Regulating Judges
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Regulating Judges

Beyond Independence and Accountability

Edited by Richard Devlin and Adam Dodek

Regulating Judges presents a novel approach to judicial studies. It goes beyond the traditional clash of judicial independence versus judicial accountability. Drawing on regulatory theory, Richard Devlin and Adam Dodek argue that judicial regulation is multi-faceted and requires us to consider the complex interplay of values, institutional norms, procedures, resources and outcomes. Inspired by this conceptual framework, the book invites scholars from 19 jurisdictions to describe and critique the regulatory regimes for a variety of countries from around the world.
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Chapter 13: Regulating judges, Japanese-style: the prevalence of informal mechanisms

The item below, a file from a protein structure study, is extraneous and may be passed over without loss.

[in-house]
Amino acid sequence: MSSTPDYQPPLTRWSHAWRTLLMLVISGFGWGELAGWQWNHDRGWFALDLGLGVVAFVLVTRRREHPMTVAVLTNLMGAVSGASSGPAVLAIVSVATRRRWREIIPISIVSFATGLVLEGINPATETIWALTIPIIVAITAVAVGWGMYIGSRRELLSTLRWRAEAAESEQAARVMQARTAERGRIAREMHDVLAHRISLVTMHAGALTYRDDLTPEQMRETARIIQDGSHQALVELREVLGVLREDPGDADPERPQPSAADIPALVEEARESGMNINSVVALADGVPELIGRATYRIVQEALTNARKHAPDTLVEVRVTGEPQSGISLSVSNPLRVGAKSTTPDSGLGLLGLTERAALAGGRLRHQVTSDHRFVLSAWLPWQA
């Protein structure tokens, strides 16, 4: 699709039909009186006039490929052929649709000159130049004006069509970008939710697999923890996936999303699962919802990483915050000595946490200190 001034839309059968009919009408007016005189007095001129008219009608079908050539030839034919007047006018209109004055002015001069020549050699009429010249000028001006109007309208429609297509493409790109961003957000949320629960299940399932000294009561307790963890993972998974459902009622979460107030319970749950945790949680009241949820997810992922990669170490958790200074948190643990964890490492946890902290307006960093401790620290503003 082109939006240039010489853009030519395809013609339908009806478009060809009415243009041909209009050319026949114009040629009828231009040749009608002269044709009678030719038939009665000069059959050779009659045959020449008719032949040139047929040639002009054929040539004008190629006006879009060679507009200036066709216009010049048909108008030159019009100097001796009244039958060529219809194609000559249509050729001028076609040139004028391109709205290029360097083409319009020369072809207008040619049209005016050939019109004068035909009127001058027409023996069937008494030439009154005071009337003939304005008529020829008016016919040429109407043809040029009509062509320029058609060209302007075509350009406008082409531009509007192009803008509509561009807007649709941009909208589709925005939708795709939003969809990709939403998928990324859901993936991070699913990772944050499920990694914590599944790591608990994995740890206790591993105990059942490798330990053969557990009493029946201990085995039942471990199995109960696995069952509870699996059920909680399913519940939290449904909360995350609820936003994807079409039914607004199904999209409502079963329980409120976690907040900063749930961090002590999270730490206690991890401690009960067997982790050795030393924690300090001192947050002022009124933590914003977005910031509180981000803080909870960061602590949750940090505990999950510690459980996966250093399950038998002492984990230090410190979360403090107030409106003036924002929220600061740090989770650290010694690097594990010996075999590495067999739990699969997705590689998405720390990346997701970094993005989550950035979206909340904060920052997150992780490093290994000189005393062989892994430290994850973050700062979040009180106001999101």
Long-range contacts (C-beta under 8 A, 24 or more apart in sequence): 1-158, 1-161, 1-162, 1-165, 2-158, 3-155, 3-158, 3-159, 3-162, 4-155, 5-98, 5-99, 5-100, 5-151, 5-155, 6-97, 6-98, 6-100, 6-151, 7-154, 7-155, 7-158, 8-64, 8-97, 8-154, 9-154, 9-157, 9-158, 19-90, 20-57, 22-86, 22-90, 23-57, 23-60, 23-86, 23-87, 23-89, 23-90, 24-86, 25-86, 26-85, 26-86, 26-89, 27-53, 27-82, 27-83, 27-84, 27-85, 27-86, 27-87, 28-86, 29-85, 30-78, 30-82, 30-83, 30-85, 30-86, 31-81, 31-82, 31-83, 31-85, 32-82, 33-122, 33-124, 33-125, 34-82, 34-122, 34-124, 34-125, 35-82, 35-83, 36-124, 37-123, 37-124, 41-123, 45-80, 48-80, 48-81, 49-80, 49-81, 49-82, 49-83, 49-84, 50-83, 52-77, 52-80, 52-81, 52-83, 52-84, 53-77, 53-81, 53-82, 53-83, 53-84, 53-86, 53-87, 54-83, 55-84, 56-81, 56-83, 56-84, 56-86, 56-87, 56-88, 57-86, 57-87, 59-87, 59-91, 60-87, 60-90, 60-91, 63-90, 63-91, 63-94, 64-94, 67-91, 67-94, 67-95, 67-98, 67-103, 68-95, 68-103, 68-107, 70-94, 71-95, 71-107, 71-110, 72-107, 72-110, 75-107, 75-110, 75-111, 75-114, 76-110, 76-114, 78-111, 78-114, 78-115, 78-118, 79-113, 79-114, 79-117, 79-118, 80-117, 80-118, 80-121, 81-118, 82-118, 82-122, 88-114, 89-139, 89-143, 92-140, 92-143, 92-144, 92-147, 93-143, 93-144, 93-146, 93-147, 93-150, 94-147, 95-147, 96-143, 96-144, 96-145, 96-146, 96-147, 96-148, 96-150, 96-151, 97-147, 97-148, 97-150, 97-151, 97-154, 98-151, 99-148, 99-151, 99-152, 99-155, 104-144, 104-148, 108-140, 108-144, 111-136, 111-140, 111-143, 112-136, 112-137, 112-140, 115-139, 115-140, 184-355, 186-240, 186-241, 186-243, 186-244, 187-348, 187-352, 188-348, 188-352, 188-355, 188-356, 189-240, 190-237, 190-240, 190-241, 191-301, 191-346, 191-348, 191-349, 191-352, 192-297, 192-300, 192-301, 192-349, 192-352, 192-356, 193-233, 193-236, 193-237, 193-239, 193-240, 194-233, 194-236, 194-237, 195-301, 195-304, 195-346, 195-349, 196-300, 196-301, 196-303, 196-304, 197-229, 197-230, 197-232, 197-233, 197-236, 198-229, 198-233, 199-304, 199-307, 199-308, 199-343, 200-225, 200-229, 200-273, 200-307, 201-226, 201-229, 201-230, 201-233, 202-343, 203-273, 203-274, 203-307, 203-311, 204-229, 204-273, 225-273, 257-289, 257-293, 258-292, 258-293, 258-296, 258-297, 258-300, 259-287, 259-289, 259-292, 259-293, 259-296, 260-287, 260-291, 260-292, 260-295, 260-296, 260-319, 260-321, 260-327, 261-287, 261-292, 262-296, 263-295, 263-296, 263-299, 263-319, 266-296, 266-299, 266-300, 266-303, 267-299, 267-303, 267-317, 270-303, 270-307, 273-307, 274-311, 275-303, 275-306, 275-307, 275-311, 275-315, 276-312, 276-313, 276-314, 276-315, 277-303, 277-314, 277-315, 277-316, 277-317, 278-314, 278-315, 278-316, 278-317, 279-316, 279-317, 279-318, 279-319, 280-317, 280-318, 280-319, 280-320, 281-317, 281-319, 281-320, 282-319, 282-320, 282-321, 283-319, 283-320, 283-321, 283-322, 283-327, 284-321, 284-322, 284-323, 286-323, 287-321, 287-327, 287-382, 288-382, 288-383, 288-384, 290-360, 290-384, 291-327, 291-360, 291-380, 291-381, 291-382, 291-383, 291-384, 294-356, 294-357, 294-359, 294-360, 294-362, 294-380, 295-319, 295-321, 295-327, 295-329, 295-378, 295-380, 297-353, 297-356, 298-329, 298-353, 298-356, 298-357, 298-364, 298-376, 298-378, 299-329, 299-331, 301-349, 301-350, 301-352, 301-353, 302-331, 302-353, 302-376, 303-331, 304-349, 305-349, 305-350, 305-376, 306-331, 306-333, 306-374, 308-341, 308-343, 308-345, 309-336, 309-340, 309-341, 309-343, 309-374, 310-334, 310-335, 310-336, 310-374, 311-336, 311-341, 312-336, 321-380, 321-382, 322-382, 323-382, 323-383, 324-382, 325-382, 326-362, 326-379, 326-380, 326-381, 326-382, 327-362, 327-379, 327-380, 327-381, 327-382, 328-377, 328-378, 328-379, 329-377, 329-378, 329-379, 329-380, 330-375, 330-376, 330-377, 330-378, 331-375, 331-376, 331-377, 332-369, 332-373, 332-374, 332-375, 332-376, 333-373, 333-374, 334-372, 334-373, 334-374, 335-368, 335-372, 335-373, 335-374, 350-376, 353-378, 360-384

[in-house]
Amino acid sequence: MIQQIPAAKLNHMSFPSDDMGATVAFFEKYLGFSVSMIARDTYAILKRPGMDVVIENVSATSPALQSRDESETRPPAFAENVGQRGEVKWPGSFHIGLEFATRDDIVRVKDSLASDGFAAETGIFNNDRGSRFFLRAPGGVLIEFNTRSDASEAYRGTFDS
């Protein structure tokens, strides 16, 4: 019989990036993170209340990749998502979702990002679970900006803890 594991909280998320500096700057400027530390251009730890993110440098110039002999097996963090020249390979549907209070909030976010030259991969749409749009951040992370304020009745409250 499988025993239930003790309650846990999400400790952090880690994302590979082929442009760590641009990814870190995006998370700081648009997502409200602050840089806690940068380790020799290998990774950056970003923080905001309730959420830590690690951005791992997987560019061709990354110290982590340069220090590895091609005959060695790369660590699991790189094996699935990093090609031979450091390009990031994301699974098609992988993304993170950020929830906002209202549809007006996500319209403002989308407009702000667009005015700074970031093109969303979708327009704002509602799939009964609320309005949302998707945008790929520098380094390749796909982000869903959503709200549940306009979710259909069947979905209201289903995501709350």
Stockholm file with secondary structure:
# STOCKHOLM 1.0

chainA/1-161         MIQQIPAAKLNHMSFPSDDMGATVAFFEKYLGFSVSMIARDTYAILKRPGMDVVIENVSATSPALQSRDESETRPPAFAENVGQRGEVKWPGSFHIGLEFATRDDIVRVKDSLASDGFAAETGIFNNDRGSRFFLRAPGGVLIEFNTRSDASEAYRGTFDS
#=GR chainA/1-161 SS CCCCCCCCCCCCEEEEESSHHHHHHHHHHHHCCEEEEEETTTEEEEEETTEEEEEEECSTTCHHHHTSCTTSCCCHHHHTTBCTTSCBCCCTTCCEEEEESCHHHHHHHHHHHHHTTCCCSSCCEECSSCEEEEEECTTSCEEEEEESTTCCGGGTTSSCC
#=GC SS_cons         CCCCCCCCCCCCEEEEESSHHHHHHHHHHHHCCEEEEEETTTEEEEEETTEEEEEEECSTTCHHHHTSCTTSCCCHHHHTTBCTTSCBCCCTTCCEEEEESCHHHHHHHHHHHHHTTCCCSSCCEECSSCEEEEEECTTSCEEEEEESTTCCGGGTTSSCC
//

Kay-Wah Chan


In Japan the interaction between institutional and informal mechanisms results in a de facto regulatory regime for judges. This contributes to judicial conservatism in politically sensitive cases and deviation from the underpinning values (such as judicial independence, impartiality and representativeness) of the foreign-influenced de jure regulatory regime that was established during the post-war Allied Occupation. But the public does not expect such values. Judicial conservatism has not caused public dissatisfaction or lack of confidence in the judiciary. At the same time, interference from the executive government is unlikely. Therefore, without a change in the public’s ideology, judicial conservatism in Japan will continue unabated.

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